Thanks for making me feel like I’m not a little crazy!

  • Piglet
    4 years ago

    Wearing sunglasses indoors. Had to change offices because the fluorescent in the hallway was making a low-level noise with accompanying vibration. I become like theprincess kept awake by the pea under her mattress. I think she had migraines.

  • onehsancare
    4 years ago

    I don’t know what the look is, but my sisters can take one look at me and say, “You’ve got a migraine, don’t you?” They can look at a photo of me and say the same thing.

    I know I get stupid and lose words.

  • Jill
    4 years ago

    This is a great article. My husband can always tell when I am suffering the most. I migraine every day to some extent. On those days when I’m the worst my right eye (mine are always on the right side temple and head) will almost shut entirely. My face become a little swollen and I can’t tolerate noise or smells of almost any kind. I try to keep my hands and feet warm as this seems to ease the pain a little. I also have trouble speaking correctly and sometimes can’t remember simple words. My husband is very supportive and that helps a lot in my fight to get better.

  • Beth
    4 years ago

    Thanks again for a wonderful article!! My big give away signs are…I can’t stand the sound of our wood burner fan, my eye and nose water, I get super emotional, so much so that I cry at the drop of a hat. If I’m walking around, I may stumbled.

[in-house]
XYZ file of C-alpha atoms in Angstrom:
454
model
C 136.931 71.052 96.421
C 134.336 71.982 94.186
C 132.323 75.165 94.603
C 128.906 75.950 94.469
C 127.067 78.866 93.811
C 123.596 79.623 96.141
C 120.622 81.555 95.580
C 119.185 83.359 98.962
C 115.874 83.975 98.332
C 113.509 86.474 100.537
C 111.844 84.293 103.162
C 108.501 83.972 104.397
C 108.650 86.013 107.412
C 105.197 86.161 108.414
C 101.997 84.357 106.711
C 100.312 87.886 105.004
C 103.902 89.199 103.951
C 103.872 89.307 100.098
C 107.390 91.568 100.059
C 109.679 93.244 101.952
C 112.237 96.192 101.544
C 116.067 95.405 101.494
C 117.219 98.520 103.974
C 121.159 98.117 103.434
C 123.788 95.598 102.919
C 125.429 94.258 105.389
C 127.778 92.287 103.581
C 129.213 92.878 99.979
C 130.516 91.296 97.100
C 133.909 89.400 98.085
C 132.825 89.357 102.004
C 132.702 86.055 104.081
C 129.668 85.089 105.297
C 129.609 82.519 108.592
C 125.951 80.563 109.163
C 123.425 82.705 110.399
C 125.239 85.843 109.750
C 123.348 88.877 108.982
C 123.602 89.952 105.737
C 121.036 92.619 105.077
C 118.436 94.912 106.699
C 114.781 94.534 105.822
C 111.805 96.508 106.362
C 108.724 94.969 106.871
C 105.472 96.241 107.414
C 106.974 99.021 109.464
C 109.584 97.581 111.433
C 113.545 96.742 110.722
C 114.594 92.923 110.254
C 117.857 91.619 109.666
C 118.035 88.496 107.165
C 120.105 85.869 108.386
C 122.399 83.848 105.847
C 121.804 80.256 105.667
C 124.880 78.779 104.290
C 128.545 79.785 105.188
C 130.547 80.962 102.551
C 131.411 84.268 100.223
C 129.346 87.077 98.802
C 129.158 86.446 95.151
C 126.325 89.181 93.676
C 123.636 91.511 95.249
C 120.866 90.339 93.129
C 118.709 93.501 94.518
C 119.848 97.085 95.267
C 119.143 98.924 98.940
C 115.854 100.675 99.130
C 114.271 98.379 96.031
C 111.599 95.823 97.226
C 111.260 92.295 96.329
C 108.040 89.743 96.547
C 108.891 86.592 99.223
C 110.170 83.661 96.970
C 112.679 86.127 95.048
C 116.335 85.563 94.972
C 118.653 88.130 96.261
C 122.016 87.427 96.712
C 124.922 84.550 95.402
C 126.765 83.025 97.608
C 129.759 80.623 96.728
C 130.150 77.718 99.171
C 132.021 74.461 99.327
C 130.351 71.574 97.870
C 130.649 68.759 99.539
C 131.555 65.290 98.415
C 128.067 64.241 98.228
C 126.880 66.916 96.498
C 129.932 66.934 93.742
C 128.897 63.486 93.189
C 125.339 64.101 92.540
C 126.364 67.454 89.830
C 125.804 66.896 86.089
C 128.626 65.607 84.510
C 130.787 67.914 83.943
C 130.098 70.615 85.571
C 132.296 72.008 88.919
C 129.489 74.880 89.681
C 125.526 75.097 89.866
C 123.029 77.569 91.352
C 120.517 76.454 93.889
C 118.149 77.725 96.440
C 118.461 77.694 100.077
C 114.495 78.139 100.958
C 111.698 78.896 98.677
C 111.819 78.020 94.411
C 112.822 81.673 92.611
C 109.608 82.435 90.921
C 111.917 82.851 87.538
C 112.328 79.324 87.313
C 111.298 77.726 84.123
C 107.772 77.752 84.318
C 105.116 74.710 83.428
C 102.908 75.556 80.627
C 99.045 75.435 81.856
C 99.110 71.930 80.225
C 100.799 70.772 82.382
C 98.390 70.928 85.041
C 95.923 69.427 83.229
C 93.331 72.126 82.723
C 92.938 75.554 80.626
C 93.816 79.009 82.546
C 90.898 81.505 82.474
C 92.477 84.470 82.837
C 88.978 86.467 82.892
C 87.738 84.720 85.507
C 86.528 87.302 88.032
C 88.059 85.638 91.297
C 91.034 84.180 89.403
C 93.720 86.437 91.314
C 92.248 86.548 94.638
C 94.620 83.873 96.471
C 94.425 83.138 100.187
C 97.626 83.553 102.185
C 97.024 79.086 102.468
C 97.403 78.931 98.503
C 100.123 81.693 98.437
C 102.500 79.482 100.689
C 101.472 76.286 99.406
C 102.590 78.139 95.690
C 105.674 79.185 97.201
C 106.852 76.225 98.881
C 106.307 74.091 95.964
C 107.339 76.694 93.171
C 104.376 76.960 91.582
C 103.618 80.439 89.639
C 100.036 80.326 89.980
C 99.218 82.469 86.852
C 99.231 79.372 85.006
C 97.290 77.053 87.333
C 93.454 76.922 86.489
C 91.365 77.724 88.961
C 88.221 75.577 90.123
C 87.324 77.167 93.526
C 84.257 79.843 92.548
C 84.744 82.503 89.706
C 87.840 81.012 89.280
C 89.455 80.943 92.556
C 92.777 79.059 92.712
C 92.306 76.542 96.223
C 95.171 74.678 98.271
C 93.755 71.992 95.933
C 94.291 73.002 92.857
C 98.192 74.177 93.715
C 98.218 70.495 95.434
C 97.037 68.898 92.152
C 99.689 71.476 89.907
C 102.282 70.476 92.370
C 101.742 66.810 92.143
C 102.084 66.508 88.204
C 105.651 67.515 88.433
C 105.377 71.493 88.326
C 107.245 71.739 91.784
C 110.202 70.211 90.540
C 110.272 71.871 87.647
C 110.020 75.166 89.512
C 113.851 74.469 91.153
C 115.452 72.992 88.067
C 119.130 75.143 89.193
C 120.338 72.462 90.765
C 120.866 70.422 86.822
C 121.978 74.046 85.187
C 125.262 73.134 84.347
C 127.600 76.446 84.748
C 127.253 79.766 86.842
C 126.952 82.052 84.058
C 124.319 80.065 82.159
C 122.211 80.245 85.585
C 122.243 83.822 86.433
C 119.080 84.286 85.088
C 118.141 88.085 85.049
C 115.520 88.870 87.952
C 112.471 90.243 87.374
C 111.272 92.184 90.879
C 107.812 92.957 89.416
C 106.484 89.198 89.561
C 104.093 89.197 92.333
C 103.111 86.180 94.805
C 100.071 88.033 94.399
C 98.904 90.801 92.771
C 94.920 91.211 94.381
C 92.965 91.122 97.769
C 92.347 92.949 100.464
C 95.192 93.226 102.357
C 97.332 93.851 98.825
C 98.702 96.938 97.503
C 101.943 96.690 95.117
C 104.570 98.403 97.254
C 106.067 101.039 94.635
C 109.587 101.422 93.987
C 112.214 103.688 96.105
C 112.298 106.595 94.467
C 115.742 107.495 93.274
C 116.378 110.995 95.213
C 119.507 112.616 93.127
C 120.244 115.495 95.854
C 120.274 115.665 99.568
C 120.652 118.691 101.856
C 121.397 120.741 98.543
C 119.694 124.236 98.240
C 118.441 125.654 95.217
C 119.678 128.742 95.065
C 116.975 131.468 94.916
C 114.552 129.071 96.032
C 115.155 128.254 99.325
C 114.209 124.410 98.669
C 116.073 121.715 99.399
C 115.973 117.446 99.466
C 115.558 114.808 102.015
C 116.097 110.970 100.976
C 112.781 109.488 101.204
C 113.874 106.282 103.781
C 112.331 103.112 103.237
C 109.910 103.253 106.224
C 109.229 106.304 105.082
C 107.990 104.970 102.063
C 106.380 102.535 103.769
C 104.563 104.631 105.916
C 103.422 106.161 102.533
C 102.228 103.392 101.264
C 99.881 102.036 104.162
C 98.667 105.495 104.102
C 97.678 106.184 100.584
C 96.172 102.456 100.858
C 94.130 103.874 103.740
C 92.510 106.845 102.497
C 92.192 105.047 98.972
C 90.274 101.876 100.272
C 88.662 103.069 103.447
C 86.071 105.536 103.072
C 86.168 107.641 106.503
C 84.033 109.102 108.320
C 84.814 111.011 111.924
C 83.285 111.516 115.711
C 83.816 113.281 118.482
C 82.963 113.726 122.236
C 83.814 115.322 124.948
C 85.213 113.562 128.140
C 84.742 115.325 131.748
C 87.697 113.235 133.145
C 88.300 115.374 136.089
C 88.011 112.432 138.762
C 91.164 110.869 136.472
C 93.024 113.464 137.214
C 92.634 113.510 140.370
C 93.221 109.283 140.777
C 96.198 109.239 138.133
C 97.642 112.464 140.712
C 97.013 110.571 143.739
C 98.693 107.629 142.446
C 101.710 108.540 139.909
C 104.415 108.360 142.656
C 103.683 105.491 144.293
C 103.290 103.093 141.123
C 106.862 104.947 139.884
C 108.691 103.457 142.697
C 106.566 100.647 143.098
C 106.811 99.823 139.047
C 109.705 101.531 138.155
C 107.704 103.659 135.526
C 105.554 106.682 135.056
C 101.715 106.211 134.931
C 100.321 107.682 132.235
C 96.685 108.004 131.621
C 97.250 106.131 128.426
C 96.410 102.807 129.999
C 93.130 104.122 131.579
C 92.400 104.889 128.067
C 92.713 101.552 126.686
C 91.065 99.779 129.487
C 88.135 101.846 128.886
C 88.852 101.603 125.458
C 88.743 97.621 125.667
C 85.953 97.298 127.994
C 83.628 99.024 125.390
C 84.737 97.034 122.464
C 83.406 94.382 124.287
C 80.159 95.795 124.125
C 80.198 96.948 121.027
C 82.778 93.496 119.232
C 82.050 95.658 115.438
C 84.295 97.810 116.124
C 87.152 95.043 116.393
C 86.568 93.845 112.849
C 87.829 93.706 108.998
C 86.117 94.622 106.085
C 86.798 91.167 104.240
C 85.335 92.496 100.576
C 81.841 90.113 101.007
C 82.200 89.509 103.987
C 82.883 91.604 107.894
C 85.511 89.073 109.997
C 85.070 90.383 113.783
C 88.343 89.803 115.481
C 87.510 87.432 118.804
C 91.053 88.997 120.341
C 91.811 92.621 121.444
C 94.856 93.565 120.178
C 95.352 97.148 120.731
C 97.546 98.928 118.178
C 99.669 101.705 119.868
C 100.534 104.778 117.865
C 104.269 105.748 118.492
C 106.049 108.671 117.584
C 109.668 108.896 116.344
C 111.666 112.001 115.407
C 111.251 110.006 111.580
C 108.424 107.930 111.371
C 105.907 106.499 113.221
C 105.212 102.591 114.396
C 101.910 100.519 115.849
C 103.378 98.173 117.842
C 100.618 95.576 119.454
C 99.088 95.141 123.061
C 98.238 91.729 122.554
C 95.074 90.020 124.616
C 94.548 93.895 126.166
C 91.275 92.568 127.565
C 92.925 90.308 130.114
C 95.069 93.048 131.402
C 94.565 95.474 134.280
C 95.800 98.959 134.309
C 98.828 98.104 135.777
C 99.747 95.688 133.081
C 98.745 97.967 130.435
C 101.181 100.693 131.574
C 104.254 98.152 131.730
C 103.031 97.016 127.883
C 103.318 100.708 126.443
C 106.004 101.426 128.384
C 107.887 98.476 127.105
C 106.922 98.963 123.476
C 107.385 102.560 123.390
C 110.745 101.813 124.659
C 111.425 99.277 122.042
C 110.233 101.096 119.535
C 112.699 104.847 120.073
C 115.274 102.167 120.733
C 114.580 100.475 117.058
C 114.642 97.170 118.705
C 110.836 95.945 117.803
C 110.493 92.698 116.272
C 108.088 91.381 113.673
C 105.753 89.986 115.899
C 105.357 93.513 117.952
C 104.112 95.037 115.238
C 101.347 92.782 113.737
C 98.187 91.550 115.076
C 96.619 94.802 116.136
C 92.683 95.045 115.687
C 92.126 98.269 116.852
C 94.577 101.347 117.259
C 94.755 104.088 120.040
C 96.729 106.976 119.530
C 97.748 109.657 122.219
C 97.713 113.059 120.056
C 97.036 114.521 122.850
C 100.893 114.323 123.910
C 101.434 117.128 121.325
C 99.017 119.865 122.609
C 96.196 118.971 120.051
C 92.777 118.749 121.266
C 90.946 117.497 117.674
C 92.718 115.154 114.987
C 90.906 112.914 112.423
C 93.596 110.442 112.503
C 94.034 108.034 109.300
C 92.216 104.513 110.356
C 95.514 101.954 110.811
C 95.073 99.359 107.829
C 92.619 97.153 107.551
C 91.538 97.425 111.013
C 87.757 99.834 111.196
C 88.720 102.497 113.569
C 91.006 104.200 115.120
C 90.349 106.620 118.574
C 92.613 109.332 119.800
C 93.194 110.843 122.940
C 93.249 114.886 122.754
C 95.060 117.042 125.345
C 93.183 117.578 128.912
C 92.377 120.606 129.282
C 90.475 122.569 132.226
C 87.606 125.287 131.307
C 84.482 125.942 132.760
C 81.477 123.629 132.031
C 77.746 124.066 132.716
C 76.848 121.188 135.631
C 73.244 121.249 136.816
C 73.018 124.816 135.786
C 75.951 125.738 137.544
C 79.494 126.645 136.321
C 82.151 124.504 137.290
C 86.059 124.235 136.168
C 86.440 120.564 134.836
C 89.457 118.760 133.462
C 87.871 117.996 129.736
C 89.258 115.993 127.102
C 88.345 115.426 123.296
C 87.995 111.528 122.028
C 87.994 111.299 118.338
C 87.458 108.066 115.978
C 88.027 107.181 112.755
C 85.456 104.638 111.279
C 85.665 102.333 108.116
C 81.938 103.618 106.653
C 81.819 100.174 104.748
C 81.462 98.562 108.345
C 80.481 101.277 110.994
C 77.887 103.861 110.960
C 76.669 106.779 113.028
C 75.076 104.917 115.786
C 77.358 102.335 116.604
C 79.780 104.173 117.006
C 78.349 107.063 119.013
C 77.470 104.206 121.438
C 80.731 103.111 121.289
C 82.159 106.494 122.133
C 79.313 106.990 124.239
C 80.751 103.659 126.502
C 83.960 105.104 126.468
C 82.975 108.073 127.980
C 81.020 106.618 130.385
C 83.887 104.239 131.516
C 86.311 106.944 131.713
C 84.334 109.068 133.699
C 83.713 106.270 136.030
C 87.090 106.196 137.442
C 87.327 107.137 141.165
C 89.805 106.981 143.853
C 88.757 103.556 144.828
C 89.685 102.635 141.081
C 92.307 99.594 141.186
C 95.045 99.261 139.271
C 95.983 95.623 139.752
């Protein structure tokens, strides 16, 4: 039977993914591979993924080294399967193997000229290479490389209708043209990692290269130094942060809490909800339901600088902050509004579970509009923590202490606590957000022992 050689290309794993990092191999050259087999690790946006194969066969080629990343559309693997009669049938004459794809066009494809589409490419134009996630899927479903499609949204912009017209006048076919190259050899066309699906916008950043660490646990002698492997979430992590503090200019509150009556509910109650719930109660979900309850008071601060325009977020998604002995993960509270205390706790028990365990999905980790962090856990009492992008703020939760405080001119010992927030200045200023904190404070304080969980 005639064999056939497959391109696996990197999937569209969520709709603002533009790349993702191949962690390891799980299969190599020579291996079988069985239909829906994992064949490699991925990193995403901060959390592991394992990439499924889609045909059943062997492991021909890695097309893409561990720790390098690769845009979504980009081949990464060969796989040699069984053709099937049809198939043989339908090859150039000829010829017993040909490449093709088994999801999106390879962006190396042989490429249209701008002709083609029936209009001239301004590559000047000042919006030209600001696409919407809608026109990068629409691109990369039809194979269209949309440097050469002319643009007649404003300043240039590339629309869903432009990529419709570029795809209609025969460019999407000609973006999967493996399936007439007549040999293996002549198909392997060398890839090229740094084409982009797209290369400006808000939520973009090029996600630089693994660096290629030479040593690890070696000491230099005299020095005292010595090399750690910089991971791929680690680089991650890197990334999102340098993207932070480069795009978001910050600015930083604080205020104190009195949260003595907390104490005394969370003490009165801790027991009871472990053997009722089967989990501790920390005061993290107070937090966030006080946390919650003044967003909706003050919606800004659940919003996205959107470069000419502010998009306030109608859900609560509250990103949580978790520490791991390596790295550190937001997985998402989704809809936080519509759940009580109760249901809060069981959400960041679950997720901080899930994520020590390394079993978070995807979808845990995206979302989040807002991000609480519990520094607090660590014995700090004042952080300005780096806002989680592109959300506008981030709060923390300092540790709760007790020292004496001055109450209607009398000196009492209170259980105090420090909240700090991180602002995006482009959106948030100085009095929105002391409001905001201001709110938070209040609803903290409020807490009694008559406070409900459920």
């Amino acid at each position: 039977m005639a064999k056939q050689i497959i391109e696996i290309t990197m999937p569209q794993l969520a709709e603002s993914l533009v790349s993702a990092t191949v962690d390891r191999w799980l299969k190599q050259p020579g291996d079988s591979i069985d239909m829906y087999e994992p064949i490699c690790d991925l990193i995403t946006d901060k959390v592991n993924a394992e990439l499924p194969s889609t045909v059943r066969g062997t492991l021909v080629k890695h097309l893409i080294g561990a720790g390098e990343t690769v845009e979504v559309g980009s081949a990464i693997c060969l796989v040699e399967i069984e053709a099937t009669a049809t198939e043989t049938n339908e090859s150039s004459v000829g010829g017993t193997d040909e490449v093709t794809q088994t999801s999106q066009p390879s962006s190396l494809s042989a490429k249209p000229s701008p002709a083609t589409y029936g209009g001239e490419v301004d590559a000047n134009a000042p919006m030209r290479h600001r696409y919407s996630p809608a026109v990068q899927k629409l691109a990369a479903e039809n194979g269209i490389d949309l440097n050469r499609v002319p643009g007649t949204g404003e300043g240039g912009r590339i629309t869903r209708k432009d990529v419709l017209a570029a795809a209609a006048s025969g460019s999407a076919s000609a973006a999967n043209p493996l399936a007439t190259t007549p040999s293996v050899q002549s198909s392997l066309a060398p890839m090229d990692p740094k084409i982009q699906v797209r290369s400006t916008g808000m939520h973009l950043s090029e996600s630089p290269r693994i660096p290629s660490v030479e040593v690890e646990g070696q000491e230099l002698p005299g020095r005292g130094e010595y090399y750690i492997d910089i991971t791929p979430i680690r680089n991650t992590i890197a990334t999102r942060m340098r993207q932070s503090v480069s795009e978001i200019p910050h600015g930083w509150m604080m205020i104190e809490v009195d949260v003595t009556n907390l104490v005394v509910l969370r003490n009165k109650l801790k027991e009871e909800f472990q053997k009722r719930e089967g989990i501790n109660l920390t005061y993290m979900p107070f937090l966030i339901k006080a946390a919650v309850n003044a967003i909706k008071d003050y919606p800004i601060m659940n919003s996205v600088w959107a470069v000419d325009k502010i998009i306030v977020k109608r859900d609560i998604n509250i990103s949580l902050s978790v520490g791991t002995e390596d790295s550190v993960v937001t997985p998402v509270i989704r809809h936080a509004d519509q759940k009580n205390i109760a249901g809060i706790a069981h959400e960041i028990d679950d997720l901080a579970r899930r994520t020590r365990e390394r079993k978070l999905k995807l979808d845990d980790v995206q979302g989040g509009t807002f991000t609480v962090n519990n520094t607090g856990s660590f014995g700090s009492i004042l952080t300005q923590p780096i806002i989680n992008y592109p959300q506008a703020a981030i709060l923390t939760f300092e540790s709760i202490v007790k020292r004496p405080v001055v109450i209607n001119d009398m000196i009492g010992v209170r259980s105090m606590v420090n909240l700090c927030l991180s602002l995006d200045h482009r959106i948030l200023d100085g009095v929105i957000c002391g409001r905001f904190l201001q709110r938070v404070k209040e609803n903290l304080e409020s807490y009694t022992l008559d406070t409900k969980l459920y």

• cindyd
    4 years ago

    Great article . . . this was me today. Woke up at 2:30 a.m. and took medication because the headache woke me up. Laid there until time to go to work. Got ready for work and went in and when my boss came in, he began talking to me and I turned around slowly to look at him and he backed up and said, “You have another migraine, don’t you!?” Then he proceeded to chew me out for coming to work because I have FMLA but we are so busy . . . also when he left to go home before I did, he threatened me that I better not come in tomorrow if I am feeling like this. So appreciative of him understanding because I have not even worked for him for a year but he already can tell when I have a headache by physical appearance and other things. Well, he has been a Sergeant for the Department of Corrections in CA for the last 30 years so he is very observant of people and their behaviors . . .but I am grateful to have him for a boss anyway and for his understanding. Boy, do I need a nap.

  • Leynal
    4 years ago

    Cindyd- I feel your pain. And your boss sounds great. I am so happy you have someone like that!! Good for you- what a blessing! -Leyna

  • BethBlue